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7 hours ago, Jill Morgan said:

I depend on my eye for almost all my PP.  Rarely refer to the histogram, either in camera or in ACR.  Won't say I've never referred to it, but rarely.

 

Jill

 

I liken this to driving without a speedometer. Although not essential, a quick glance at the raw histo can be very helpful. The human eye adjusts very quickly to different light levels and the histo acts as a calibrator. I just had a look at your recent images and a lot of them look fine in terms of white and black.

 

However, I did notice you have made a mistake in your keywording of those amazing rocks you have at the bottom of page 2 and top of page 3. HF8R1W has amazing textures but is unlikely to be ever found with your current keywording. I hope you don't mind me pointing this out - I'm a former professional geologist so my eye goes to rock pictures. You have used the terms "migmatic" and "migmatic gneises" (also a spelling mistake for gneiss here). There is no such word as migmatic. These rocks are migmatites which is the important keyword here if anybody was searching. You could use migmatitic gneisses as an adjective if you wanted but I would definitely have migmatite and migmatites (for some reason the plural is often used when referring to these rocks).

 

 

 

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2 hours ago, MDM said:

 

I liken this to driving without a speedometer. Although not essential, a quick glance at the raw histo can be very helpful. The human eye adjusts very quickly to different light levels and the histo acts as a calibrator. I just had a look at your recent images and a lot of them look fine in terms of white and black.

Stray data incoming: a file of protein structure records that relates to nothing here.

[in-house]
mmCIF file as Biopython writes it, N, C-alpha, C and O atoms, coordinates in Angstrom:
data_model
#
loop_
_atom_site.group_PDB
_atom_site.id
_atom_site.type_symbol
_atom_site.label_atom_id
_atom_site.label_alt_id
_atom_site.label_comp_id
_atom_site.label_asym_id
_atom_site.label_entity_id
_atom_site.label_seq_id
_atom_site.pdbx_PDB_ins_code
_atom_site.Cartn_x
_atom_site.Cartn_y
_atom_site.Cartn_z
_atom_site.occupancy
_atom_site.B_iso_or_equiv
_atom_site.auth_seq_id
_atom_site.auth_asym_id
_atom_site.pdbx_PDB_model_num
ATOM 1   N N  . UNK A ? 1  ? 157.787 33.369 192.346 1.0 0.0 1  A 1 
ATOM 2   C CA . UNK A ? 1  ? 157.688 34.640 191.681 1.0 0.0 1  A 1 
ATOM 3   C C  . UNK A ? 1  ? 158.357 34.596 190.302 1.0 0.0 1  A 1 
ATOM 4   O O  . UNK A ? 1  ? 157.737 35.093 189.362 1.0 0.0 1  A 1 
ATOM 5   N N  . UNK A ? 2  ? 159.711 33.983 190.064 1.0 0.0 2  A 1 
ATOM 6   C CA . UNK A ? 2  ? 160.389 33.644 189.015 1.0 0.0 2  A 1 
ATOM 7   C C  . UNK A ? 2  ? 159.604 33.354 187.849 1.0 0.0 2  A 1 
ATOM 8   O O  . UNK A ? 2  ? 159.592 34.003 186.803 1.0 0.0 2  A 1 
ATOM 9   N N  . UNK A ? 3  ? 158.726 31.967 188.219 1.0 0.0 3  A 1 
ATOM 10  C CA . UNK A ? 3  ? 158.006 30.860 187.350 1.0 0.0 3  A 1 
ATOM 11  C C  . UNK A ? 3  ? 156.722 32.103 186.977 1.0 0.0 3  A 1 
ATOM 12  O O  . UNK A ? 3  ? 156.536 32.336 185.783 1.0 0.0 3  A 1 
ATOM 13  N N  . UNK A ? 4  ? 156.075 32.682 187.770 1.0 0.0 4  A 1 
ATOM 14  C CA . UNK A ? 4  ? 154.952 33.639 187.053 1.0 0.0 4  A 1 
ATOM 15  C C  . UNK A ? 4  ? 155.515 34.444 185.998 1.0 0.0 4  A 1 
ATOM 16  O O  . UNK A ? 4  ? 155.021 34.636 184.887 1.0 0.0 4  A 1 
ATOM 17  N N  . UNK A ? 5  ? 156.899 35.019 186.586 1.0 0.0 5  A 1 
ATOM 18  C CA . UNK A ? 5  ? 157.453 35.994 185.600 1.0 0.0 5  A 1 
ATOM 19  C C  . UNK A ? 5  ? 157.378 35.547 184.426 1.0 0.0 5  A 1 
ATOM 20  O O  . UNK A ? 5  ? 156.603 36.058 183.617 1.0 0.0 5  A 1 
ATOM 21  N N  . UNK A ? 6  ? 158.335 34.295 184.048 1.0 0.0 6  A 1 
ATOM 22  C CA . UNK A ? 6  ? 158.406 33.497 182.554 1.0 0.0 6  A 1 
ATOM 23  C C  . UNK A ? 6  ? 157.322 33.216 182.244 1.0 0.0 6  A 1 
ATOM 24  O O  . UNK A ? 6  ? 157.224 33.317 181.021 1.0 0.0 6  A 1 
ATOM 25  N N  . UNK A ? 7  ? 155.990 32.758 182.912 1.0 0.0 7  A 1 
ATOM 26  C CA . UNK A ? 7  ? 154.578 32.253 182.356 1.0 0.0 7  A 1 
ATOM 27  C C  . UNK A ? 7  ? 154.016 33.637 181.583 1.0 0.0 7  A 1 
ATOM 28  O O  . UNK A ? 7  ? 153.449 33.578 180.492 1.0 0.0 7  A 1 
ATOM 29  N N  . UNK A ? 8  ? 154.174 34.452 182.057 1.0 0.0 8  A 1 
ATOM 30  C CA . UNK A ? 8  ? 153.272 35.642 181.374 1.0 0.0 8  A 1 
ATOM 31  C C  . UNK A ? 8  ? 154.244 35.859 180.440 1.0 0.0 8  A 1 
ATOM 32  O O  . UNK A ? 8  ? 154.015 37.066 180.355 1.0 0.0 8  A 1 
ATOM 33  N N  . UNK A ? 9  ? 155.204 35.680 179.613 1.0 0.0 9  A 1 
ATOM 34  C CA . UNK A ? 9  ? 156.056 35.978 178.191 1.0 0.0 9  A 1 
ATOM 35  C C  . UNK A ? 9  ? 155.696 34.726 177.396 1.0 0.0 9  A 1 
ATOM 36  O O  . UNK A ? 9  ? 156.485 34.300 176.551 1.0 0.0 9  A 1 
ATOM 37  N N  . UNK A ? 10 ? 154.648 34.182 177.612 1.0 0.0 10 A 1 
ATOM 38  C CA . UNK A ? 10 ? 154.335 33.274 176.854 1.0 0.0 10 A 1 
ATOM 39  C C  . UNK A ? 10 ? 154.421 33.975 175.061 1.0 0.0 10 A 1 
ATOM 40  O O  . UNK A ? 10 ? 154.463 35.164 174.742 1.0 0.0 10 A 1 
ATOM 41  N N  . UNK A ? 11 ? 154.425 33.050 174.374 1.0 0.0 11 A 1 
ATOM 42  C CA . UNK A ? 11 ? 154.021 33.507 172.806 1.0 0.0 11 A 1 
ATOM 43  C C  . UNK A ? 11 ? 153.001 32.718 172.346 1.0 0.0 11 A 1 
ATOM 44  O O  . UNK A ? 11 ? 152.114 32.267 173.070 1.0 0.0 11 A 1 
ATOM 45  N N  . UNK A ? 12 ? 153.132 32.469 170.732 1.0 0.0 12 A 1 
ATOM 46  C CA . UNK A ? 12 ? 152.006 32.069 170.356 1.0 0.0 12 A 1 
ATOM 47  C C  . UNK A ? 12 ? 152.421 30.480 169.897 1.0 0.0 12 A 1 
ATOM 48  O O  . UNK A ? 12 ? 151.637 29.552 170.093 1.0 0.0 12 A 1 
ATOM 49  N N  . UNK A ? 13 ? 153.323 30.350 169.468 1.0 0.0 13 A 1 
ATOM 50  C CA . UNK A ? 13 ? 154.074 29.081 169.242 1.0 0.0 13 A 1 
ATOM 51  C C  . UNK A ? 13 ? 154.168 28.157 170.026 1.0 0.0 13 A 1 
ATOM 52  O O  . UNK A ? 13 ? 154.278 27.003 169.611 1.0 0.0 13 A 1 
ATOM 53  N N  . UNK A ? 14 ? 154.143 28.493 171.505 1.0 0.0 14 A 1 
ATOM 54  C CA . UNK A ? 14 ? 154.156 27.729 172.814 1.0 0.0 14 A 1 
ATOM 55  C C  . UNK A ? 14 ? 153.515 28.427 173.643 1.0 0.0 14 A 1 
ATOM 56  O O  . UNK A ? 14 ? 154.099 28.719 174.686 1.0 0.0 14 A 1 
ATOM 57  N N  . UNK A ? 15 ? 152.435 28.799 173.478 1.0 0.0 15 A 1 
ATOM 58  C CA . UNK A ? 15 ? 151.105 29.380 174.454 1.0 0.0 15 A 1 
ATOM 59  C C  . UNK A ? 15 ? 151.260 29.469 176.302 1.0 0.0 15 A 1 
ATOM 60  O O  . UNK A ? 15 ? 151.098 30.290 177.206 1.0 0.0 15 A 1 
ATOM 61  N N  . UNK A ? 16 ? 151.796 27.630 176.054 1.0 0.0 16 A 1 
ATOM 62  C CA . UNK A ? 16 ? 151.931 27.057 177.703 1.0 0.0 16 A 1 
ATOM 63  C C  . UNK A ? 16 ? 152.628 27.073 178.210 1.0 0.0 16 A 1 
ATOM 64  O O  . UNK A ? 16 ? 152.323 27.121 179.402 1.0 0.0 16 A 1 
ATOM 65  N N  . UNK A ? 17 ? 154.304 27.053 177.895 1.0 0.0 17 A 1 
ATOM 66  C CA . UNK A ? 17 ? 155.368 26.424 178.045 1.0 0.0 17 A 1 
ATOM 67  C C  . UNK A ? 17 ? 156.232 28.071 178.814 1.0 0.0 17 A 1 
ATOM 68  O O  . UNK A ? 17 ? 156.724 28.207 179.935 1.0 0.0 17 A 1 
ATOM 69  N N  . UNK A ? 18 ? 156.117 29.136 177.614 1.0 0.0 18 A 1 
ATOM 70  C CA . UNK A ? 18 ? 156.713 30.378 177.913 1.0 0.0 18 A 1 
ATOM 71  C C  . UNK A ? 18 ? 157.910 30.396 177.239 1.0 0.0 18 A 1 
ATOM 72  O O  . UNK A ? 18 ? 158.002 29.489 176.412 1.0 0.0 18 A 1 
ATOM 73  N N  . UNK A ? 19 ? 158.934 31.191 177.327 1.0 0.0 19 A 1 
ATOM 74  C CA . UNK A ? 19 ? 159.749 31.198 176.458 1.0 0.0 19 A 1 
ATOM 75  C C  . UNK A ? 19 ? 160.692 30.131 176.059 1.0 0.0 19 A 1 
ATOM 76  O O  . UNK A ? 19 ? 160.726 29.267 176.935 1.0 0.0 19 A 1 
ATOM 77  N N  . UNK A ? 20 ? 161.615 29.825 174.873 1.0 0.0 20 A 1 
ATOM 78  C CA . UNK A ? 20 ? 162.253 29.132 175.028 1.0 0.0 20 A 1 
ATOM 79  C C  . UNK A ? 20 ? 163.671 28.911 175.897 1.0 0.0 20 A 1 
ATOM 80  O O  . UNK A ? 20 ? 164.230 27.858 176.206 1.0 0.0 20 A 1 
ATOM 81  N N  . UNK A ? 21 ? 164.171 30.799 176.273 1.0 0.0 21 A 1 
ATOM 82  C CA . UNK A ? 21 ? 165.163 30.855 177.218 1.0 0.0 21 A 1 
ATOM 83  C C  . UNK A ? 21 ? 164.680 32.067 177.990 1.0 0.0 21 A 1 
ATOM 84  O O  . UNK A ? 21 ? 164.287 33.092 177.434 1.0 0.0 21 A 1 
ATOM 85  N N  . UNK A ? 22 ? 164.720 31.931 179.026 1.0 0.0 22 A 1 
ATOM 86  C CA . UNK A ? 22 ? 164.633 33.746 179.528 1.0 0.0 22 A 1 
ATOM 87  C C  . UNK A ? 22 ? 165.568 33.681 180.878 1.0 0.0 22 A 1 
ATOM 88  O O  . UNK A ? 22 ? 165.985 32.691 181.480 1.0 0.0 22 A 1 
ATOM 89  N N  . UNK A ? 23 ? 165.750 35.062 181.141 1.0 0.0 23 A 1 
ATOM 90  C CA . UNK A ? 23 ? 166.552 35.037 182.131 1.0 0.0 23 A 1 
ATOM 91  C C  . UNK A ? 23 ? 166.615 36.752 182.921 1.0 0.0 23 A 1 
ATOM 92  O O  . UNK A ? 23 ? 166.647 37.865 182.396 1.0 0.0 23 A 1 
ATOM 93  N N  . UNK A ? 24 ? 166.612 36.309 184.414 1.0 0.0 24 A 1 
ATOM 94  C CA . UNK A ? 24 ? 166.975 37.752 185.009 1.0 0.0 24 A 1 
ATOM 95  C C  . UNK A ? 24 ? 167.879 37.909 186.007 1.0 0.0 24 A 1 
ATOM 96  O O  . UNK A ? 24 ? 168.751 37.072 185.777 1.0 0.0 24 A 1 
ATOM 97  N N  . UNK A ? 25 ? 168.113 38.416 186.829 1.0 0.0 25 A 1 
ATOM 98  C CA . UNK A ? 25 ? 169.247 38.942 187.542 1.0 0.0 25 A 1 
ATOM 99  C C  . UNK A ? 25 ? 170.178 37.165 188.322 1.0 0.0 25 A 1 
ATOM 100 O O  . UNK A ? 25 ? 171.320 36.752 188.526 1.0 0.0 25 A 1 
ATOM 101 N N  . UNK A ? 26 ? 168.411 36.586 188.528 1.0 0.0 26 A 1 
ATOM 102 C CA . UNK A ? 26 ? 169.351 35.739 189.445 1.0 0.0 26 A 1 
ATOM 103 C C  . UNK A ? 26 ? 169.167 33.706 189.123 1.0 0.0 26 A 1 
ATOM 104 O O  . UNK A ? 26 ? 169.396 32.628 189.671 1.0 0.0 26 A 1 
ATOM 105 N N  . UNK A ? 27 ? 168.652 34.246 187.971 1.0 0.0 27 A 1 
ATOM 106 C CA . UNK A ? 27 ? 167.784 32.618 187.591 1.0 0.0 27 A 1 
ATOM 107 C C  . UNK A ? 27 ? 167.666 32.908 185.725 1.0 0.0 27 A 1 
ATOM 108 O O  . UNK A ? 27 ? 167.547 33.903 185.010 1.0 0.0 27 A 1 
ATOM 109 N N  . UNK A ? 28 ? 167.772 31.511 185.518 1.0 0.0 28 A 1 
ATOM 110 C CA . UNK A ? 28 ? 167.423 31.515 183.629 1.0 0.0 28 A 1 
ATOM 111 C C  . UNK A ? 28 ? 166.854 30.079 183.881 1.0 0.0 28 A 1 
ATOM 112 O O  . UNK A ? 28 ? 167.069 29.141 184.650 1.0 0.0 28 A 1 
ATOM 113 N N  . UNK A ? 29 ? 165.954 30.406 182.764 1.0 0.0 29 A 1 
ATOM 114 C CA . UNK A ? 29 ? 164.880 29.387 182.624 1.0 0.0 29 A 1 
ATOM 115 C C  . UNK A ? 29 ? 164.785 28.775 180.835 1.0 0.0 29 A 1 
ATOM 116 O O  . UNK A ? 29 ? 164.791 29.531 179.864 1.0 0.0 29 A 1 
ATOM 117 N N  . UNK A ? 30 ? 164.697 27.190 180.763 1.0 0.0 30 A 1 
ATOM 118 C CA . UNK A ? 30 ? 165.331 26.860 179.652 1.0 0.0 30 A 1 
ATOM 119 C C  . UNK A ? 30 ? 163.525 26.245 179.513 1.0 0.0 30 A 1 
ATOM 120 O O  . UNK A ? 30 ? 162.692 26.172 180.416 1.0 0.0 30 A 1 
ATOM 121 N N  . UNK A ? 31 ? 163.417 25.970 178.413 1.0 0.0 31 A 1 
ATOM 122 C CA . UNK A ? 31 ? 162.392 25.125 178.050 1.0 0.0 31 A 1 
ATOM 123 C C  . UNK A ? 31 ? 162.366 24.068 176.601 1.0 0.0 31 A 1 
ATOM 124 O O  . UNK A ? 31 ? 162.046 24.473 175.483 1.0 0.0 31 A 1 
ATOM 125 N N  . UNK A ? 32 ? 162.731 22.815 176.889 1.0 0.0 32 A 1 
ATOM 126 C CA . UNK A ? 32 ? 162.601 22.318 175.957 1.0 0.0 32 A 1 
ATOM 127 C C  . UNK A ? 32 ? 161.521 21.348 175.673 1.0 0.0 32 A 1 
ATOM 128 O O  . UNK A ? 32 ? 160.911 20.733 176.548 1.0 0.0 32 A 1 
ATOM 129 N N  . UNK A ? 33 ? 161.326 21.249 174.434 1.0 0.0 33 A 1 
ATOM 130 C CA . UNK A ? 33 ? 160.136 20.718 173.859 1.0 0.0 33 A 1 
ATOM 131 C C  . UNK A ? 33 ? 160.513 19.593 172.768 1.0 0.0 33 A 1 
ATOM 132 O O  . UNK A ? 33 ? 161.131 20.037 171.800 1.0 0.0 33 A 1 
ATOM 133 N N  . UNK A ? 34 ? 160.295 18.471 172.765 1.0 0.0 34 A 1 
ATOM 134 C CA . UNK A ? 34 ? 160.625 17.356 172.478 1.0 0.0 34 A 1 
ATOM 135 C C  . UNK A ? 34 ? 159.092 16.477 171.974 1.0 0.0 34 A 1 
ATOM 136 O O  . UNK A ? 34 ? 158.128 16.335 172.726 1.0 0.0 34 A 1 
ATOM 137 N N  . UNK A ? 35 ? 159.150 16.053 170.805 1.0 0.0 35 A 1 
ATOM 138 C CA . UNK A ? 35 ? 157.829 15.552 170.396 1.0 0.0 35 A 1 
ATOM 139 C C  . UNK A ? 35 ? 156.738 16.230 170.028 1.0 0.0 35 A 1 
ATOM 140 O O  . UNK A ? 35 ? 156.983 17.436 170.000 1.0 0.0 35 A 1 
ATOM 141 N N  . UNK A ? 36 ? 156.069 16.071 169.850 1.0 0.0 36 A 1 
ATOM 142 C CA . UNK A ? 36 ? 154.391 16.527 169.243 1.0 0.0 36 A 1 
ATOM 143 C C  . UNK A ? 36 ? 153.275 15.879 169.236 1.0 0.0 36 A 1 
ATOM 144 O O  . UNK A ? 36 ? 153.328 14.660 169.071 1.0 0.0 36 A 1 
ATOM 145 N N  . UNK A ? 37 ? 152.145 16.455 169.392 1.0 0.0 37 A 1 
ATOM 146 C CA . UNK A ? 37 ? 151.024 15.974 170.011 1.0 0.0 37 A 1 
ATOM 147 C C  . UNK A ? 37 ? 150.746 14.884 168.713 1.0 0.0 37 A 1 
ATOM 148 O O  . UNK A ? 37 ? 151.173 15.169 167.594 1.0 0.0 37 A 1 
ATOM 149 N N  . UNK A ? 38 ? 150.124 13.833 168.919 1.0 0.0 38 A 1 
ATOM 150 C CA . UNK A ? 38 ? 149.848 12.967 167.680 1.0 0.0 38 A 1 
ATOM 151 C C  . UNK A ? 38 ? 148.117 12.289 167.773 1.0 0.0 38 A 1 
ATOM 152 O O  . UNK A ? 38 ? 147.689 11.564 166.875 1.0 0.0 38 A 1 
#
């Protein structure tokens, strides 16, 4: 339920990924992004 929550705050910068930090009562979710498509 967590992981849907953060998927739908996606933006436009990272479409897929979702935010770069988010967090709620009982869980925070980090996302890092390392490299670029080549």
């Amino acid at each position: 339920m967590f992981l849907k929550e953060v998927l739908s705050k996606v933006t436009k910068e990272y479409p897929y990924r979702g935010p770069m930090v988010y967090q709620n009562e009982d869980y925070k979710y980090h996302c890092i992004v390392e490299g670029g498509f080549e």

However, I did notice you have made a mistake in your keywording of those amazing rocks you have at the bottom of page 2 and top of page 3. HF8R1W has amazing textures but is unlikely to be ever found with your current keywording. I hope you don't mind me pointing this out - I'm a former professional geologist so my eye goes to rock pictures. You have used the terms "migmatic" and "migmatic gneises" (also a spelling mistake for gneiss here). There is no such word as migmatic. These rocks are migmatites which is the important keyword here if anybody was searching. You could use migmatitic gneisses as an adjective if you wanted but I would definitely have migmatite and migmatites (for some reason the plural is often used when referring to these rocks).

 

 

 

 

Thanks for the keywording tips.  My niece is a geologist in Alberta.

 

I thought my Batmobile images might push the black a bit, as I intentionally darkened the car and the curtain to give it that "dark knight" kind of feel.

 

Jill

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